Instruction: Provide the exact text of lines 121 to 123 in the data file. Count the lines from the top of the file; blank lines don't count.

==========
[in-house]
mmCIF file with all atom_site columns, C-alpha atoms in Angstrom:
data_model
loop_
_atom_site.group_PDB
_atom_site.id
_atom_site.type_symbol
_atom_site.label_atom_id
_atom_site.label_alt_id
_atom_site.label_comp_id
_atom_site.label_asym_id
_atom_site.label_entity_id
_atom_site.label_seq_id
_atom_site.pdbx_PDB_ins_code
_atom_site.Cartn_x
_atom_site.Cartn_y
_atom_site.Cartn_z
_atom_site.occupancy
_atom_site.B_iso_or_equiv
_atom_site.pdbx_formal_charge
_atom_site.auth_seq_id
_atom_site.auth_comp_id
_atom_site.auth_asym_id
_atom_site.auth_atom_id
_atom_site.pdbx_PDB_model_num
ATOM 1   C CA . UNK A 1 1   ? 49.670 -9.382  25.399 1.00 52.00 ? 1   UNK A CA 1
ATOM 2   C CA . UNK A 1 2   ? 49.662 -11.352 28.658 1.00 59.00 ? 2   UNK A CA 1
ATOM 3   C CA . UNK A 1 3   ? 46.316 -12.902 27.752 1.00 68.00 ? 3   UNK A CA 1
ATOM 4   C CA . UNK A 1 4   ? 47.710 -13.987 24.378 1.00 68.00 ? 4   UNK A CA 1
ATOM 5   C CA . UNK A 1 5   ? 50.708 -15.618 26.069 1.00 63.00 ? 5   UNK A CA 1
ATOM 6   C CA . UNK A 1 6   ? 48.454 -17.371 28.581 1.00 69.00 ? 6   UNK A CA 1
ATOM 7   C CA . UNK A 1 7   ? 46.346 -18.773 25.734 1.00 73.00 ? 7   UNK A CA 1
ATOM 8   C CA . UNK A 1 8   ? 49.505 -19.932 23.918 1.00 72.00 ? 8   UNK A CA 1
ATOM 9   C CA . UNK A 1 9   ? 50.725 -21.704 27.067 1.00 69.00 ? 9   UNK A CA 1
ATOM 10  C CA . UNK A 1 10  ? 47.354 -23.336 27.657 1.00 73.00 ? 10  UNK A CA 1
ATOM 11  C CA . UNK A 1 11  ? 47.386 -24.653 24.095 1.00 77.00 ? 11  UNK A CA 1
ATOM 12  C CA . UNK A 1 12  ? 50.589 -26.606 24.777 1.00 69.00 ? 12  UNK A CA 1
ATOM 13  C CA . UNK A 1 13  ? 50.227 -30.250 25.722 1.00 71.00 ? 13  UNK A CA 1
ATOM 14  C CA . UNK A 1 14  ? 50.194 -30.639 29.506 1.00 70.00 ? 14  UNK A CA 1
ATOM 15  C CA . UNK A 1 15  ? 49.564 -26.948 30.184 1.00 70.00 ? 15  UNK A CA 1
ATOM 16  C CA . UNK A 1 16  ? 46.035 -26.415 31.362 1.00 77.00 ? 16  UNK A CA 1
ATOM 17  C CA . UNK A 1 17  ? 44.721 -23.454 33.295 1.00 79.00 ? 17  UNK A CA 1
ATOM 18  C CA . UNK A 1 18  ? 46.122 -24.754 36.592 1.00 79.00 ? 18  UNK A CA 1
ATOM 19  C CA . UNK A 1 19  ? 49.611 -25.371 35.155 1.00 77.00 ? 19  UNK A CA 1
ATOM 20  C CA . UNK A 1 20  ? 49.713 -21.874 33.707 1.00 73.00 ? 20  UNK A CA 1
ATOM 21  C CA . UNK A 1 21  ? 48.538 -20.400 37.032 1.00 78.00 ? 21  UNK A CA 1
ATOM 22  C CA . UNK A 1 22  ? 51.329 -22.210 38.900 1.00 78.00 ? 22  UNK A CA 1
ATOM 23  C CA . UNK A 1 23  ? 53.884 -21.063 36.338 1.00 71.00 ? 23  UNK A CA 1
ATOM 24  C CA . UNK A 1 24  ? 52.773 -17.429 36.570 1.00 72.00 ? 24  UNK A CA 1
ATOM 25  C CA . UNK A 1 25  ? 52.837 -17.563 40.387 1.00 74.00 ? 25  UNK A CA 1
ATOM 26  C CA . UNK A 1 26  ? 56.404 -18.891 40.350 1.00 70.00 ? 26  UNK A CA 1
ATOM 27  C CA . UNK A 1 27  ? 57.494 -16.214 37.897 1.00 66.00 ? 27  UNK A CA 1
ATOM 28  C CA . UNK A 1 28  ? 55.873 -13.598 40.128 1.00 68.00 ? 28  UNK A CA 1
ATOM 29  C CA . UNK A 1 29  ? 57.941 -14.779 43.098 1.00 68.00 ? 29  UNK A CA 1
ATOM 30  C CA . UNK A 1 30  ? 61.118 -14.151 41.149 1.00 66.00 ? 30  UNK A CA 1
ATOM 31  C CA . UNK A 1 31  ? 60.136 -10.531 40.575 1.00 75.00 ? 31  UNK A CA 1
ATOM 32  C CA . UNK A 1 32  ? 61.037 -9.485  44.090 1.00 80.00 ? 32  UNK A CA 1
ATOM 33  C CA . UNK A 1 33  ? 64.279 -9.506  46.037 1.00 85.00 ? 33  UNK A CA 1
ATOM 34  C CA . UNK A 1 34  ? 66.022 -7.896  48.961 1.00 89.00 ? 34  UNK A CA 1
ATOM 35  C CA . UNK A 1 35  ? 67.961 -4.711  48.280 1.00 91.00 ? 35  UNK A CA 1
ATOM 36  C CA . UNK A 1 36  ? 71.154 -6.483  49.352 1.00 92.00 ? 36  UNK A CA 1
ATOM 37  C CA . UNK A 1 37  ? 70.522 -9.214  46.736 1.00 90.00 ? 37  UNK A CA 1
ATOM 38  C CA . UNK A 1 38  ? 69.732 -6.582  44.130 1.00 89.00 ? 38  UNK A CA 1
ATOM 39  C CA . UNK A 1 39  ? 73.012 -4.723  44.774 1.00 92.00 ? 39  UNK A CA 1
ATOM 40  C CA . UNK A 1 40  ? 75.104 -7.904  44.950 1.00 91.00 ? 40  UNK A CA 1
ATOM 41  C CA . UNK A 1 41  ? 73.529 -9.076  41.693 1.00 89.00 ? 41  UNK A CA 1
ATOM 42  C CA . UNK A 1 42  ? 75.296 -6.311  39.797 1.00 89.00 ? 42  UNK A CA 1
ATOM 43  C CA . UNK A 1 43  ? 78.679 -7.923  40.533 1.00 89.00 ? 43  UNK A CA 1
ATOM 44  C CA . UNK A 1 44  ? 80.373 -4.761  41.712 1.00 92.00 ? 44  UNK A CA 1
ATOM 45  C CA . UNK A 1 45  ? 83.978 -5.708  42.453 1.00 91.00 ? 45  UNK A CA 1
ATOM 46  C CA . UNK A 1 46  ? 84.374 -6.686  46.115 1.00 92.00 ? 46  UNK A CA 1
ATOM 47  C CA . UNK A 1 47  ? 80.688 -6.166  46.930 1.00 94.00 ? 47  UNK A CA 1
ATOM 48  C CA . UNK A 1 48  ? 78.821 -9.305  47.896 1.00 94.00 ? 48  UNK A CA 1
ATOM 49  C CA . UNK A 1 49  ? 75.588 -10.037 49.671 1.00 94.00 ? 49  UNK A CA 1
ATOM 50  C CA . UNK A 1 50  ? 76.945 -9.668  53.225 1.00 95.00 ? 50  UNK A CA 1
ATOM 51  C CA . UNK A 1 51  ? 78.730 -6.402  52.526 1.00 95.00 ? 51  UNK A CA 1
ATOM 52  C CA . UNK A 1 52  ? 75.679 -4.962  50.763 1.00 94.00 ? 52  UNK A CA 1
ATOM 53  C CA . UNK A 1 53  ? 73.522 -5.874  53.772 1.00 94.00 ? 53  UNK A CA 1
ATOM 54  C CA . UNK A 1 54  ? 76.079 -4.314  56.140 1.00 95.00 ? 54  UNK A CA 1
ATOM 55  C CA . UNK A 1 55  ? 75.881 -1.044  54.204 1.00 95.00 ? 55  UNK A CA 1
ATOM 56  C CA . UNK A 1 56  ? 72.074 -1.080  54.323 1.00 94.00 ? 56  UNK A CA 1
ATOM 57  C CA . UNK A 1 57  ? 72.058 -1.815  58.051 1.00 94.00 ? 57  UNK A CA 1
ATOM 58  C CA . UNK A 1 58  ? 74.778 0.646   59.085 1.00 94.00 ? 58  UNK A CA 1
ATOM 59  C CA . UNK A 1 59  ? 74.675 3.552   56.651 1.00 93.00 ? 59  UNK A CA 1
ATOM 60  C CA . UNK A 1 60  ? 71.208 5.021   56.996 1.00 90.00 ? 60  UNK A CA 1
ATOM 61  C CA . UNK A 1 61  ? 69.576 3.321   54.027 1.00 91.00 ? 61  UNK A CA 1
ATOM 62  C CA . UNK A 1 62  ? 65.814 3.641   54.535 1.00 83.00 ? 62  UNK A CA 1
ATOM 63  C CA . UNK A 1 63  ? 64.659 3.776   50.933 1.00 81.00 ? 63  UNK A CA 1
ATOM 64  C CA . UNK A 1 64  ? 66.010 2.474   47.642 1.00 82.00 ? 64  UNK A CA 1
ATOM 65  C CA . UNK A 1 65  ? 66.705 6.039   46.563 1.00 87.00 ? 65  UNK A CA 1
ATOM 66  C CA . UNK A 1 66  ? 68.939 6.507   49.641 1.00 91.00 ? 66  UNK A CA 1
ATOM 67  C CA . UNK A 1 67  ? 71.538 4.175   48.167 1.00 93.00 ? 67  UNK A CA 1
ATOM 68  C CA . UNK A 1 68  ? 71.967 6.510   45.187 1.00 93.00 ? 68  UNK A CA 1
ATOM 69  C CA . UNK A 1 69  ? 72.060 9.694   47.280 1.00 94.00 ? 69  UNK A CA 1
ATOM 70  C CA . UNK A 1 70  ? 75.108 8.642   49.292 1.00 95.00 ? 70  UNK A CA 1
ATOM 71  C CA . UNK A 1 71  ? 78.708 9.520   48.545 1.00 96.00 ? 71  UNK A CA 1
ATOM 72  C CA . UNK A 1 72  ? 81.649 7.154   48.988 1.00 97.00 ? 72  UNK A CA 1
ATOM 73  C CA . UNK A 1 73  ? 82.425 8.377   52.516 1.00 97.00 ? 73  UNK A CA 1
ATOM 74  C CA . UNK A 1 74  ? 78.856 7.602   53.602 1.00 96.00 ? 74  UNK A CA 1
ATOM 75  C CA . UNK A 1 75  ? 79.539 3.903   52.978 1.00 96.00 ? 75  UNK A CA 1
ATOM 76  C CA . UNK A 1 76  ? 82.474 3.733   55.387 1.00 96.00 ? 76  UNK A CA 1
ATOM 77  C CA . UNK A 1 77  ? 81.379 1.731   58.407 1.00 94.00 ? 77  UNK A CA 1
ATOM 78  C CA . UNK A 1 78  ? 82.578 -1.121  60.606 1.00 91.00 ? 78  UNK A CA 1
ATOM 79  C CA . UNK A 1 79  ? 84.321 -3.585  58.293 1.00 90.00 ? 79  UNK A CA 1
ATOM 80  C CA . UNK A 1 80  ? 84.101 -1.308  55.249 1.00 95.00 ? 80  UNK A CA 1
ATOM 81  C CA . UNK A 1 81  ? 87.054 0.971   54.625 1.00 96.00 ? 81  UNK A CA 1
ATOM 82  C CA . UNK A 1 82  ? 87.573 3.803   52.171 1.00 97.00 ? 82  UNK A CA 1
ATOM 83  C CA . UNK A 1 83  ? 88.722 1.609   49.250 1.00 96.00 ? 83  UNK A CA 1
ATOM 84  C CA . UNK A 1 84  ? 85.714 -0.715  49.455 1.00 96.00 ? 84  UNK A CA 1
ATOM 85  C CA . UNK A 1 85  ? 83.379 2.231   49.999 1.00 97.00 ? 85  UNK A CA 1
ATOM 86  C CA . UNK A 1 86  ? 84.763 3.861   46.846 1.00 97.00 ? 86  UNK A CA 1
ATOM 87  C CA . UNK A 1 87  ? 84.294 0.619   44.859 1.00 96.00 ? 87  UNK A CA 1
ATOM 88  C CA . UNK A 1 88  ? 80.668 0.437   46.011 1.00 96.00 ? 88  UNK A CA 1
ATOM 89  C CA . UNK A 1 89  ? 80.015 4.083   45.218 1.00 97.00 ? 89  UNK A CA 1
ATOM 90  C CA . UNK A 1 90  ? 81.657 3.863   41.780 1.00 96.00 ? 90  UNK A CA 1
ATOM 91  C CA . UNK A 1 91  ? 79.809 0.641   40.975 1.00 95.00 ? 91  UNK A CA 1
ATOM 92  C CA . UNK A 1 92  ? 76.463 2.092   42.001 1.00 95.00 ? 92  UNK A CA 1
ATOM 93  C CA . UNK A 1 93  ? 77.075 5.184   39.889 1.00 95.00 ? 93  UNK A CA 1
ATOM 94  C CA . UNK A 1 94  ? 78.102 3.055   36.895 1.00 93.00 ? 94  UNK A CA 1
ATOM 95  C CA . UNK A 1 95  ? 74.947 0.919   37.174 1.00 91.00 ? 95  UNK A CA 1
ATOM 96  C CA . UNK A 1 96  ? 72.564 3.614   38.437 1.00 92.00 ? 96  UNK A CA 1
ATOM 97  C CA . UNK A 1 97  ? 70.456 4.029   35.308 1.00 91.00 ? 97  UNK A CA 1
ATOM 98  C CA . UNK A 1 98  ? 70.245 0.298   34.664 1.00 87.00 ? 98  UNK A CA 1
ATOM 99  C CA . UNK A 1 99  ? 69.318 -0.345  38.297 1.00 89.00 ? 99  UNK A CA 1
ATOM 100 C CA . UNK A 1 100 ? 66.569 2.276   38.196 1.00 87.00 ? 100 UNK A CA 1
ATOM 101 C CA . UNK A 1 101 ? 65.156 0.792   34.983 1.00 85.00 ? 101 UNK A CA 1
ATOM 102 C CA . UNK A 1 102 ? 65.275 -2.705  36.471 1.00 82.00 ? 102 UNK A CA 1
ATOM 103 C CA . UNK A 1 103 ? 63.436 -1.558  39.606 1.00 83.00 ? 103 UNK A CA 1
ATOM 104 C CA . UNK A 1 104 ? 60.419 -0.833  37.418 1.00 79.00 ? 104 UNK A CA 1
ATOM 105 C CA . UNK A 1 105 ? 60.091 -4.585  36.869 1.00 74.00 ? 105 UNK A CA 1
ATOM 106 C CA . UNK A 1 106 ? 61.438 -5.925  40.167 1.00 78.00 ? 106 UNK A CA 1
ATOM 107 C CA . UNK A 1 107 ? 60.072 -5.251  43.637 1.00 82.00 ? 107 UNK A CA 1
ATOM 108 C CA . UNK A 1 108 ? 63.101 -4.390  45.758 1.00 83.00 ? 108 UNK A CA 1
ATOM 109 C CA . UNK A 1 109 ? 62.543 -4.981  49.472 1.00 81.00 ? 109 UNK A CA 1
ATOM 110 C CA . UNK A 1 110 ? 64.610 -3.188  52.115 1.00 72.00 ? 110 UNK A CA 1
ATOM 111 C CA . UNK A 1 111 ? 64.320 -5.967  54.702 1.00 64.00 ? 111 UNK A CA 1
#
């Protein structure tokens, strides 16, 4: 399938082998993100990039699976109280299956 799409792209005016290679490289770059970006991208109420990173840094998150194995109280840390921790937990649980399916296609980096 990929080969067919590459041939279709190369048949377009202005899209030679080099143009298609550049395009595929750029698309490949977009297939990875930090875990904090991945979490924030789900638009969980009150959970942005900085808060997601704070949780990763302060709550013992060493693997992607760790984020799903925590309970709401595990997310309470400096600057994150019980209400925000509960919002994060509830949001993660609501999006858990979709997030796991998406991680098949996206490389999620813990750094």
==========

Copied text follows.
ATOM 96  C CA . UNK A 1 96  ? 72.564 3.614   38.437 1.00 92.00 ? 96  UNK A CA 1
ATOM 97  C CA . UNK A 1 97  ? 70.456 4.029   35.308 1.00 91.00 ? 97  UNK A CA 1
ATOM 98  C CA . UNK A 1 98  ? 70.245 0.298   34.664 1.00 87.00 ? 98  UNK A CA 1